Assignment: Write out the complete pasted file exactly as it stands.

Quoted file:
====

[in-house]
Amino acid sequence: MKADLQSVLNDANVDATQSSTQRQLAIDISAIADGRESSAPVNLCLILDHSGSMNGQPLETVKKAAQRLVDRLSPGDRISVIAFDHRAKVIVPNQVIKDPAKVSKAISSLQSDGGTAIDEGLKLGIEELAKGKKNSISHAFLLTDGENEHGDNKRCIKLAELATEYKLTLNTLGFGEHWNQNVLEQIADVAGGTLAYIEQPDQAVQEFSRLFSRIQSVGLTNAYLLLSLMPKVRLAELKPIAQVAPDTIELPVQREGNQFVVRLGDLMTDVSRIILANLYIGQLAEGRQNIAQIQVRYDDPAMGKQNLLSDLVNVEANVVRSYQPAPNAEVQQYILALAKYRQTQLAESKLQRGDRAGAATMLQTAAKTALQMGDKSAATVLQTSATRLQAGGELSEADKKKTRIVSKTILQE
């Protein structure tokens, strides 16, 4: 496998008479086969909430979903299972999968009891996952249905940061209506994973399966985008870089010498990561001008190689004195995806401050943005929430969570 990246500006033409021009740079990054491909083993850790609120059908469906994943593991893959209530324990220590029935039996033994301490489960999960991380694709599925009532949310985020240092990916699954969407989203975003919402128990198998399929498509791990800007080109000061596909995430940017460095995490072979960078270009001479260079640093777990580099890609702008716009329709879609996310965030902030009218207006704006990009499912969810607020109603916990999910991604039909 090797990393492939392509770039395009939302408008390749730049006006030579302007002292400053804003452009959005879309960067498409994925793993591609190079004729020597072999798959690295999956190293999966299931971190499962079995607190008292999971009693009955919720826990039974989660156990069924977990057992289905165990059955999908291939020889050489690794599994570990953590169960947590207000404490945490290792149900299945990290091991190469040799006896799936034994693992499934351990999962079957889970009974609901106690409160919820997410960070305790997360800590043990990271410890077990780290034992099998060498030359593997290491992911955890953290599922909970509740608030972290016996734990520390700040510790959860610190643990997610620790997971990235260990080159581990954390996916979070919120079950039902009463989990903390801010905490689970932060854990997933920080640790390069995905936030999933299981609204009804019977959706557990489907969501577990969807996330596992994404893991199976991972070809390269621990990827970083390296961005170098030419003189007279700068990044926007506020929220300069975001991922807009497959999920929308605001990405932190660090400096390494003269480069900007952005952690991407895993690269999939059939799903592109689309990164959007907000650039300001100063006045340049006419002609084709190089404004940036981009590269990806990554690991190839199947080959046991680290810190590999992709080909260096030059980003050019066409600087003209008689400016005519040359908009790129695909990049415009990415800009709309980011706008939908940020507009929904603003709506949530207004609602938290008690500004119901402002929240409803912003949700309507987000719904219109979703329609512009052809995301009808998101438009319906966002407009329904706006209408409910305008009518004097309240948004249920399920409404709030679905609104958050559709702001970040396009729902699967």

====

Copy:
[in-house]
Amino acid sequence: MKADLQSVLNDANVDATQSSTQRQLAIDISAIADGRESSAPVNLCLILDHSGSMNGQPLETVKKAAQRLVDRLSPGDRISVIAFDHRAKVIVPNQVIKDPAKVSKAISSLQSDGGTAIDEGLKLGIEELAKGKKNSISHAFLLTDGENEHGDNKRCIKLAELATEYKLTLNTLGFGEHWNQNVLEQIADVAGGTLAYIEQPDQAVQEFSRLFSRIQSVGLTNAYLLLSLMPKVRLAELKPIAQVAPDTIELPVQREGNQFVVRLGDLMTDVSRIILANLYIGQLAEGRQNIAQIQVRYDDPAMGKQNLLSDLVNVEANVVRSYQPAPNAEVQQYILALAKYRQTQLAESKLQRGDRAGAATMLQTAAKTALQMGDKSAATVLQTSATRLQAGGELSEADKKKTRIVSKTILQE
């Protein structure tokens, strides 16, 4: 496998008479086969909430979903299972999968009891996952249905940061209506994973399966985008870089010498990561001008190689004195995806401050943005929430969570 990246500006033409021009740079990054491909083993850790609120059908469906994943593991893959209530324990220590029935039996033994301490489960999960991380694709599925009532949310985020240092990916699954969407989203975003919402128990198998399929498509791990800007080109000061596909995430940017460095995490072979960078270009001479260079640093777990580099890609702008716009329709879609996310965030902030009218207006704006990009499912969810607020109603916990999910991604039909 090797990393492939392509770039395009939302408008390749730049006006030579302007002292400053804003452009959005879309960067498409994925793993591609190079004729020597072999798959690295999956190293999966299931971190499962079995607190008292999971009693009955919720826990039974989660156990069924977990057992289905165990059955999908291939020889050489690794599994570990953590169960947590207000404490945490290792149900299945990290091991190469040799006896799936034994693992499934351990999962079957889970009974609901106690409160919820997410960070305790997360800590043990990271410890077990780290034992099998060498030359593997290491992911955890953290599922909970509740608030972290016996734990520390700040510790959860610190643990997610620790997971990235260990080159581990954390996916979070919120079950039902009463989990903390801010905490689970932060854990997933920080640790390069995905936030999933299981609204009804019977959706557990489907969501577990969807996330596992994404893991199976991972070809390269621990990827970083390296961005170098030419003189007279700068990044926007506020929220300069975001991922807009497959999920929308605001990405932190660090400096390494003269480069900007952005952690991407895993690269999939059939799903592109689309990164959007907000650039300001100063006045340049006419002609084709190089404004940036981009590269990806990554690991190839199947080959046991680290810190590999992709080909260096030059980003050019066409600087003209008689400016005519040359908009790129695909990049415009990415800009709309980011706008939908940020507009929904603003709506949530207004609602938290008690500004119901402002929240409803912003949700309507987000719904219109979703329609512009052809995301009808998101438009319906966002407009329904706006209408409910305008009518004097309240948004249920399920409404709030679905609104958050559709702001970040396009729902699967």